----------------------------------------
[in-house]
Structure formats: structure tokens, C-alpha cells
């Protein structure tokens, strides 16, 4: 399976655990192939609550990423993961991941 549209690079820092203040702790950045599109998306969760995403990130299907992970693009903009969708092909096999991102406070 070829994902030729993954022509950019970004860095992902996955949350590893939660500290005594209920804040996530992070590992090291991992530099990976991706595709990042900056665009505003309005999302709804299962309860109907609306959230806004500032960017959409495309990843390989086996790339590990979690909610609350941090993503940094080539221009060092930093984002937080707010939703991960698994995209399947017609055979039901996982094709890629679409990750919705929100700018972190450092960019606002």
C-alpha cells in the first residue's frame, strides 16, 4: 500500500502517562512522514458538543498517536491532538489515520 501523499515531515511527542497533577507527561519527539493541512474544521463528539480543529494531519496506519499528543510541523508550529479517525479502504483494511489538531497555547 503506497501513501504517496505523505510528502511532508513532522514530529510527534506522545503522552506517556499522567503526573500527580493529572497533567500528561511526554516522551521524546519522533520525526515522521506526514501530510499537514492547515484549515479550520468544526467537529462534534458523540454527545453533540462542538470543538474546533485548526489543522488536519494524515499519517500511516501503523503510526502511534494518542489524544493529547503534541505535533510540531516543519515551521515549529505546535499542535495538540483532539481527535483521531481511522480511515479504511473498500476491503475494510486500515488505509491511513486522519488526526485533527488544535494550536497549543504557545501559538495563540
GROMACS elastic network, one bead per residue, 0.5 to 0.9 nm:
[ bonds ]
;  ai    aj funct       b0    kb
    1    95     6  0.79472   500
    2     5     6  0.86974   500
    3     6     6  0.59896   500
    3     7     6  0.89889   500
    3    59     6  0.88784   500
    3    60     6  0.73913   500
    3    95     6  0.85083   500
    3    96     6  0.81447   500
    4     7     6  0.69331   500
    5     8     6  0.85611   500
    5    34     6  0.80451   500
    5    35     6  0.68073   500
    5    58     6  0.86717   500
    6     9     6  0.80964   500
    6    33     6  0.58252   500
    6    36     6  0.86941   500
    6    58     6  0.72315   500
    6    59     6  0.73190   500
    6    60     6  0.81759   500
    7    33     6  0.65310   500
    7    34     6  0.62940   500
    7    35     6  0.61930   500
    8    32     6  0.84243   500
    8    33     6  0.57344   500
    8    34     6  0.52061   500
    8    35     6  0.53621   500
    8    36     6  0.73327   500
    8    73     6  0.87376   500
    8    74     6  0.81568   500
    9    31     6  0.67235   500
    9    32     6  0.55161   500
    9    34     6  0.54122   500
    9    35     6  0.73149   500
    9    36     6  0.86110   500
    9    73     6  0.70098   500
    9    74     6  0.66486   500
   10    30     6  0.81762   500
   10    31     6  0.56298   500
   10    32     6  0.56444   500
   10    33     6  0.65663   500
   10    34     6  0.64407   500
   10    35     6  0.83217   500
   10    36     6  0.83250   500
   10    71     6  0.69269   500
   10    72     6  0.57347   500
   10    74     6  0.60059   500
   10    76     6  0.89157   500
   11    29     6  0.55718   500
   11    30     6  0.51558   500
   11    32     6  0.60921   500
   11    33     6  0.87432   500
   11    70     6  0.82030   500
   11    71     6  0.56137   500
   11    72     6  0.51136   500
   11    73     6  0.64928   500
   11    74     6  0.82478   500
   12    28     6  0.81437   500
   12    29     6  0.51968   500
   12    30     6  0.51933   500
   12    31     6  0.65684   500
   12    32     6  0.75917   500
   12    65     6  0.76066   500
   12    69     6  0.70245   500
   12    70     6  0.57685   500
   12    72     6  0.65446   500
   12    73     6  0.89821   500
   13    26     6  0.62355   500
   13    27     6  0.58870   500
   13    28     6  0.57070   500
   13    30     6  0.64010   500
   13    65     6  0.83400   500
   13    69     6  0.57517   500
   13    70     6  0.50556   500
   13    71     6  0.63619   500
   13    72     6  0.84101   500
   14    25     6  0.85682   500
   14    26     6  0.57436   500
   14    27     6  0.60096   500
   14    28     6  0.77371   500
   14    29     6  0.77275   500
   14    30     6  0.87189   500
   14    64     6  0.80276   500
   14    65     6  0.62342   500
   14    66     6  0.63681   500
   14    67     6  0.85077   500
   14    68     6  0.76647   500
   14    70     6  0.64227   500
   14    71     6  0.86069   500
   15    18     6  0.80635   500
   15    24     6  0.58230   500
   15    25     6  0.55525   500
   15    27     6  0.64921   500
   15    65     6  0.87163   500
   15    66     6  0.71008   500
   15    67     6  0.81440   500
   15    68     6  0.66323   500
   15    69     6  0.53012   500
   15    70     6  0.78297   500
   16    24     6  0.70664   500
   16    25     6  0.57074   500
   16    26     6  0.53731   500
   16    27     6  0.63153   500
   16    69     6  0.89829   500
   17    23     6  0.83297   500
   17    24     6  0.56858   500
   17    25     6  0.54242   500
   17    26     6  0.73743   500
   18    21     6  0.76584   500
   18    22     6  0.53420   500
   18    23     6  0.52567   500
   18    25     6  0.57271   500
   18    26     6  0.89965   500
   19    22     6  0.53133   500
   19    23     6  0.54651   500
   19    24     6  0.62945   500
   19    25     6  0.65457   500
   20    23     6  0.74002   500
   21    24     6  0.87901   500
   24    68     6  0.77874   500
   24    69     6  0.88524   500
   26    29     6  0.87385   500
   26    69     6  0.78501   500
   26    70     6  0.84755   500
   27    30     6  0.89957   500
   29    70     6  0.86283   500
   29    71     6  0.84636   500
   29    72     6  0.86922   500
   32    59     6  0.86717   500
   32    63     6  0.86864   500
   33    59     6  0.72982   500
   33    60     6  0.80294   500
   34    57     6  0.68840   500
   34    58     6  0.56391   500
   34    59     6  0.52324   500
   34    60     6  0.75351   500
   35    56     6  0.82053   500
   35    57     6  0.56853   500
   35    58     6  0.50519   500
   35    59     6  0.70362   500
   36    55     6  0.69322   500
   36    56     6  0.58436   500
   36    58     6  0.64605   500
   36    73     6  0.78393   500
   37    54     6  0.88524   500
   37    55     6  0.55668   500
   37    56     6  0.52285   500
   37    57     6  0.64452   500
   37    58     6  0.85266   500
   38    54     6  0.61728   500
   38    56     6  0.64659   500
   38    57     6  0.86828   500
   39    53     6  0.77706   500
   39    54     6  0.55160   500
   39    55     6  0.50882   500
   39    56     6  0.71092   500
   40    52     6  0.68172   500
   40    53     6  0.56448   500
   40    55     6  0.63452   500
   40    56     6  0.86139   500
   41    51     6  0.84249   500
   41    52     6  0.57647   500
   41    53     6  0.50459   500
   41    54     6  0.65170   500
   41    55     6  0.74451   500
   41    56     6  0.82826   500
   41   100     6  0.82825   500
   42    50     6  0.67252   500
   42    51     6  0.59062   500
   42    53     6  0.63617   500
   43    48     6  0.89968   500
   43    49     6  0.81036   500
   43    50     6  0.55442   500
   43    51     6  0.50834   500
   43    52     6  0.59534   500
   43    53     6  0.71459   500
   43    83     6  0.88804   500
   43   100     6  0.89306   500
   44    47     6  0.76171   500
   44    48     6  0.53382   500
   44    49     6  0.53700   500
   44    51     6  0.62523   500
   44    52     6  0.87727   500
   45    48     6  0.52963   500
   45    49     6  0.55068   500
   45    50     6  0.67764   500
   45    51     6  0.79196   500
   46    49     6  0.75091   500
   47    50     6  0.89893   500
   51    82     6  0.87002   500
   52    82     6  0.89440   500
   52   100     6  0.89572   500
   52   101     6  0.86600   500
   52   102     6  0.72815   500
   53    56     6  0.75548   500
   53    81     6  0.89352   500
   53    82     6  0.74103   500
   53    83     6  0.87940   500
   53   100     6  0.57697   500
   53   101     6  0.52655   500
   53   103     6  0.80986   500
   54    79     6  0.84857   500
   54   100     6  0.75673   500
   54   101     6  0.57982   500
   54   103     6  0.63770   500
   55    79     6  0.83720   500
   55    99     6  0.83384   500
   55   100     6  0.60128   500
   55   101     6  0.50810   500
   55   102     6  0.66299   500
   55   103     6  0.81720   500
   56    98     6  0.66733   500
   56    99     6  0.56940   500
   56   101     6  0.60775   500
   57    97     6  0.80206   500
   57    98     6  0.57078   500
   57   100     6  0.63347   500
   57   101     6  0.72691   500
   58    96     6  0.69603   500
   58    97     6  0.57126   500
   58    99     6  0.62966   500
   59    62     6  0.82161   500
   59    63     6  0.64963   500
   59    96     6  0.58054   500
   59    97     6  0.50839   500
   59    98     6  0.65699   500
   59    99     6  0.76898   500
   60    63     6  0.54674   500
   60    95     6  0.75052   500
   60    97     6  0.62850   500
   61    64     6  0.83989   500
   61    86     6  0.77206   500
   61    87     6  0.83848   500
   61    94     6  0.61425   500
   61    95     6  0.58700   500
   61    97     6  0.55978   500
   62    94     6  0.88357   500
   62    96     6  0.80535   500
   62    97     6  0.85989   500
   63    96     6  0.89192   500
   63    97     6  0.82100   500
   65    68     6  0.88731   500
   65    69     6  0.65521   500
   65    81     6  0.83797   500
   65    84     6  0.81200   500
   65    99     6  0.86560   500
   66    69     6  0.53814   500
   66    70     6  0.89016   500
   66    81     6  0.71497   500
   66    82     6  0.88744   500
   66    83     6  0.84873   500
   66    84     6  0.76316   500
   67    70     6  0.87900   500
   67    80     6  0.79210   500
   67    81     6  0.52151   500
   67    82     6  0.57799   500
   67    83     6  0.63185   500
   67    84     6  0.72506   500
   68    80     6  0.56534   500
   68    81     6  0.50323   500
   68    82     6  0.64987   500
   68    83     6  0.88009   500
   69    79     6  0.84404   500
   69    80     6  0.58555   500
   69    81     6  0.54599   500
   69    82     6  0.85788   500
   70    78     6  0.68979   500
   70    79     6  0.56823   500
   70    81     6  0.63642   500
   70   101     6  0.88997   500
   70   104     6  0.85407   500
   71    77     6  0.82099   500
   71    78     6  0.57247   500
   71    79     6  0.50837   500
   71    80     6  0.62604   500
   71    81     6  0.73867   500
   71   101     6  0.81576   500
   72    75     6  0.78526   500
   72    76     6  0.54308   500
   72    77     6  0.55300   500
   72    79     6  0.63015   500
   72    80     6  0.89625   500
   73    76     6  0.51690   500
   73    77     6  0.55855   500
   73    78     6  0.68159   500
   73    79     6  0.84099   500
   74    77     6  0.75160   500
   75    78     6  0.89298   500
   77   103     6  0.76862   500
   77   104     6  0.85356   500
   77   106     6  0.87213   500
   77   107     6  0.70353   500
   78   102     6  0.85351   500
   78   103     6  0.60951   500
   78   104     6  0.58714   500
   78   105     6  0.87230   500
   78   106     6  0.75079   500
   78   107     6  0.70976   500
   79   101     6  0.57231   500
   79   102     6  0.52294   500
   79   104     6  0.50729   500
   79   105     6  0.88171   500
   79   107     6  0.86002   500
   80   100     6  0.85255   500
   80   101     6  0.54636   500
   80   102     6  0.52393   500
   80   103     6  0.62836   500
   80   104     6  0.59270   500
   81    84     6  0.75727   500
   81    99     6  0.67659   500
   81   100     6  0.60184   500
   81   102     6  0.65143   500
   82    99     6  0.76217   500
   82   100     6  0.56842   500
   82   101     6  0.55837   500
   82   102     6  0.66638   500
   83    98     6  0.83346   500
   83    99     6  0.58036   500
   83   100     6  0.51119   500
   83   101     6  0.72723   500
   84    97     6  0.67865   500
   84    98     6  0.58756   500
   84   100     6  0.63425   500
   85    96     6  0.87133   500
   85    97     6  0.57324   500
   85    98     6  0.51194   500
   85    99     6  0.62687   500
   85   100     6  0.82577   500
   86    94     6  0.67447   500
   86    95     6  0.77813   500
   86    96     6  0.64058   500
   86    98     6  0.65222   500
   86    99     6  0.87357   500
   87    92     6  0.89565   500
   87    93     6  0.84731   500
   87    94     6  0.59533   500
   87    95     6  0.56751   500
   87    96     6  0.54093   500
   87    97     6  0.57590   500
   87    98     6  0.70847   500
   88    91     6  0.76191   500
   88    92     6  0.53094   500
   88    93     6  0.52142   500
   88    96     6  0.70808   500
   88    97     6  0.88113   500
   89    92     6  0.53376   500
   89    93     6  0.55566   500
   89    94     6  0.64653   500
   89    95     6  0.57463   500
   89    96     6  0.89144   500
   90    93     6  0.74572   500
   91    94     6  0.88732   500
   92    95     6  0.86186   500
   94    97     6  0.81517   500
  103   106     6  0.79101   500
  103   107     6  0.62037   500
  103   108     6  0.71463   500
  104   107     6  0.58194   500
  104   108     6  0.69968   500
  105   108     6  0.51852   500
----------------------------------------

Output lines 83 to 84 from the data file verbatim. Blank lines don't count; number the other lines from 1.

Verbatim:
   14    25     6  0.85682   500
   14    26     6  0.57436   500